The very essence of employee engagement becomes obscured in the midst of this transformation, leaving us to grapple with the challenge of aligning its core principles with its expanding interpretations. However, we don’t need a multitude of complex definitions or branches when it comes to employee engagement. What we truly need is clarity. We need to ensure that an evidence-based approach, rooted in decades of well-established research, is easily accessible. Furthermore, we need to bridge the gap between the scientific realm and the practical applications of employee engagement in HR.


This article aims to help you better understand some challenging questions:
What is employee engagement and how can we create a simple way to measure employee engagement effectively?


The Employee Engagement Framework

While simple answers to these intricate questions may remain elusive, our objective is to contribute to the ongoing effort to comprehend employee engagement. We aim to do this by retracing the concept to its origins and provide a systematic overview of how it has been operationalized by different scholars and researchers over the past decades. This, in turn, should pave the way for a more concise framework for proactively, strategically, and operationally addressing employee engagement as a means to nurture happier employees, more effective teams, and enhanced organizational outcomes.


We will delve into some of the most validated constructs and definitions of employee engagement that the academic research field has to offer. This is in pursuit of setting a benchmark by replicating sound, evidence-based approaches and standards from the world of science.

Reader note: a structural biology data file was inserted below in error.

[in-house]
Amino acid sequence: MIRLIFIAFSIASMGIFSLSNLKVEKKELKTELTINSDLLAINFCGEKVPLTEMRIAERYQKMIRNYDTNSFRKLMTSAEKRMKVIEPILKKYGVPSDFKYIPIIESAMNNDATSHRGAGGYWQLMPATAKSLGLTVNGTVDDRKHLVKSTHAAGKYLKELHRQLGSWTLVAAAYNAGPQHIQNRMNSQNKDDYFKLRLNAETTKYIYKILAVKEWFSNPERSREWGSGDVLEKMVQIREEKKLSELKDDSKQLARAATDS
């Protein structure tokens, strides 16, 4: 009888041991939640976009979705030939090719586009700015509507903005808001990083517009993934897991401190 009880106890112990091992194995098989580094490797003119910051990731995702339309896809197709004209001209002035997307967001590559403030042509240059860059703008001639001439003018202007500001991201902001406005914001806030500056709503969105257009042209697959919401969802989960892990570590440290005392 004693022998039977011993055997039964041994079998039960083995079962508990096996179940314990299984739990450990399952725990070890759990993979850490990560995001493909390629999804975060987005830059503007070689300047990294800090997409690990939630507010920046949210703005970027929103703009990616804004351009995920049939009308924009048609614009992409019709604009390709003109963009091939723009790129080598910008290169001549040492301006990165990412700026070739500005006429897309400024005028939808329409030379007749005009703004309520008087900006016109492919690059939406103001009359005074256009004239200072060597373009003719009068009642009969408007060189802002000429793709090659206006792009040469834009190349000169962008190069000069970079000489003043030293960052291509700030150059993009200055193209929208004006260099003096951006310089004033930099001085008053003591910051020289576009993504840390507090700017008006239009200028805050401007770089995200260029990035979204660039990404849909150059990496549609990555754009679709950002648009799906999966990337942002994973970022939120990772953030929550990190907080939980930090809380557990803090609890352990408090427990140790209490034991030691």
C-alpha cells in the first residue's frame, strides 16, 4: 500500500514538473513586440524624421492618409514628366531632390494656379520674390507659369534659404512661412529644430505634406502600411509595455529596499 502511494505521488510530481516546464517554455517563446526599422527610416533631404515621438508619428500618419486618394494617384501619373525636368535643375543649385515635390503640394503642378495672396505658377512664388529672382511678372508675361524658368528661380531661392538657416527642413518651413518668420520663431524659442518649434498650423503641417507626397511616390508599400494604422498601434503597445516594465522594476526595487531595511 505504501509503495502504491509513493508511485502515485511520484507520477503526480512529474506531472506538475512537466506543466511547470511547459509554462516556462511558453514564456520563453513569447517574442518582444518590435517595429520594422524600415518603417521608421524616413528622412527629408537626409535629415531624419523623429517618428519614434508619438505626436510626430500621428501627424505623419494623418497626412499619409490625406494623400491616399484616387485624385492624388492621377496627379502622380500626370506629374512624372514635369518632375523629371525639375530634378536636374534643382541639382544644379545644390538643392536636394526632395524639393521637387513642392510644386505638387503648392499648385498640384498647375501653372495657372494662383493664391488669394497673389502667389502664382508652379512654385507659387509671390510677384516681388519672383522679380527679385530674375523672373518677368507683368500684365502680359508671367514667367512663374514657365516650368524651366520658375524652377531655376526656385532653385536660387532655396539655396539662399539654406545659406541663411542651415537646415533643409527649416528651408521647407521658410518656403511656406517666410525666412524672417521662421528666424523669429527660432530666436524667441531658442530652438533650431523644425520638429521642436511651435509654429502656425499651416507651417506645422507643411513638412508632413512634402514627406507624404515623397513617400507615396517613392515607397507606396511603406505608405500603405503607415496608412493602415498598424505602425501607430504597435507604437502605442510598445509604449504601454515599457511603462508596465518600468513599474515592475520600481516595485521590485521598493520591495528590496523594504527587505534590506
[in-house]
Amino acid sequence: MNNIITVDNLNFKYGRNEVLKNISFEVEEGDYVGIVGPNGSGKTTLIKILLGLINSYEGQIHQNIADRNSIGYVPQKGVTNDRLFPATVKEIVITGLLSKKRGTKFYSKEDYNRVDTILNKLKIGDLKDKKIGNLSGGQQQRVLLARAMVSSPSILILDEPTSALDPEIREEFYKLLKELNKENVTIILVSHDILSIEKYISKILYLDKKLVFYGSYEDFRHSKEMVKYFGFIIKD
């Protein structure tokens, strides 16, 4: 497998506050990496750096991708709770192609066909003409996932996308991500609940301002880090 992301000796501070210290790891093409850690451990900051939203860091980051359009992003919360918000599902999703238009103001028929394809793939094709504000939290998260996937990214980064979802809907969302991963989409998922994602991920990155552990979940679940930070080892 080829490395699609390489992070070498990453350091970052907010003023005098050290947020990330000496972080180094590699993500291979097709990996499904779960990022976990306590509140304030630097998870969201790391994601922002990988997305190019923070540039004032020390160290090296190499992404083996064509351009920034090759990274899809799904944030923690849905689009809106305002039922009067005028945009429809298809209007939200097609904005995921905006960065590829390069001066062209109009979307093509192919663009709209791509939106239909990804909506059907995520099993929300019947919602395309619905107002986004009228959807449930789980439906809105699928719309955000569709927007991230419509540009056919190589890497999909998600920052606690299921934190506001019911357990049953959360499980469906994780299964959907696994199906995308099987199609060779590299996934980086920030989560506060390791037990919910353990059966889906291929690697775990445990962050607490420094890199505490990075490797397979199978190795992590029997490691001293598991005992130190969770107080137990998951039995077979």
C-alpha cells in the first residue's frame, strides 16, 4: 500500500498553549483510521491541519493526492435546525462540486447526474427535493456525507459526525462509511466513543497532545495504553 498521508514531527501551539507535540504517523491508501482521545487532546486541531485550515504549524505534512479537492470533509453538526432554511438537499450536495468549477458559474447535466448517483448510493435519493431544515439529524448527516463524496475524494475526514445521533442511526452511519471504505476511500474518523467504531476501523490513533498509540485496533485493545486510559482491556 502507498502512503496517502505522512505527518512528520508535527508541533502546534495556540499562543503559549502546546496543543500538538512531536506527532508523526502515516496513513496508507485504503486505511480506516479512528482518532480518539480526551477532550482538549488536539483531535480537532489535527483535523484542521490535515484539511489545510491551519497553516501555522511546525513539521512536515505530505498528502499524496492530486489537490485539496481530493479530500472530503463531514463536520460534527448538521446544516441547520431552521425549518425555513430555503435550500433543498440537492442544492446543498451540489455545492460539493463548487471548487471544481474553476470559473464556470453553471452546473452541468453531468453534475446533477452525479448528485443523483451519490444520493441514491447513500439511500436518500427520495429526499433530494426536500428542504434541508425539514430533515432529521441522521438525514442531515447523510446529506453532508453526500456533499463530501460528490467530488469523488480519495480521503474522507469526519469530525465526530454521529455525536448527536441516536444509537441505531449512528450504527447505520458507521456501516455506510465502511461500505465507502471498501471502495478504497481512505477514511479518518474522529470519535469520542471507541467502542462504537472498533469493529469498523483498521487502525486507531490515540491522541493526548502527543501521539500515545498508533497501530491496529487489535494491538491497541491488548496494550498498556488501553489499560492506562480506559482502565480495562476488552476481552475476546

Once we’ve clarified the definitions and constructs, we’ll shift our focus to the practical dimension. Here, we’ll inspire you to implement measurement scales that effectively capture the various facets of employee work engagement while ensuring validity and reliability.

Finally, we’ll wrap it up with insights on how to cultivate and enhance engagement within your organization, enabling you to harness the myriad benefits of high employee engagement.


Why is a clear(er) definition of employee engagement important?

To effectively study and understand any phenomenon, we require clear and unified approaches to grasp that specific subject. In the realm of Human Resources (HR), a precise definition becomes crucial due to variations in understanding among different consultancy branches, HR departments, and top-level executives.

The confusion often arises from whether employee engagement equates to elements like job satisfaction, commitment, or motivation. And when it comes to satisfaction, employee engagement and satisfaction are evidently not the same psychological construct, so merging them in one measure can simply be counterproductive.

But this conceptual ambiguity not only introduces imprecision, but also leads to a view of criticism, with some dismissing employee engagement as a mere rebranding or a superficial trend in HR.


However, employee engagement is not merely another superficial HR concept. The view has led some to argue that ‘the concept of employee engagement needs to be more clearly defined … or it needs to be abandoned’. Skeptics have long argued that the term ‘engagement’ is likely to fall out of usage at some point because it lacks substance or distinctiveness. As well as being challenged for a lack of clear definition, it is also seen to be a relabelling of existing constructs, and thus redundant.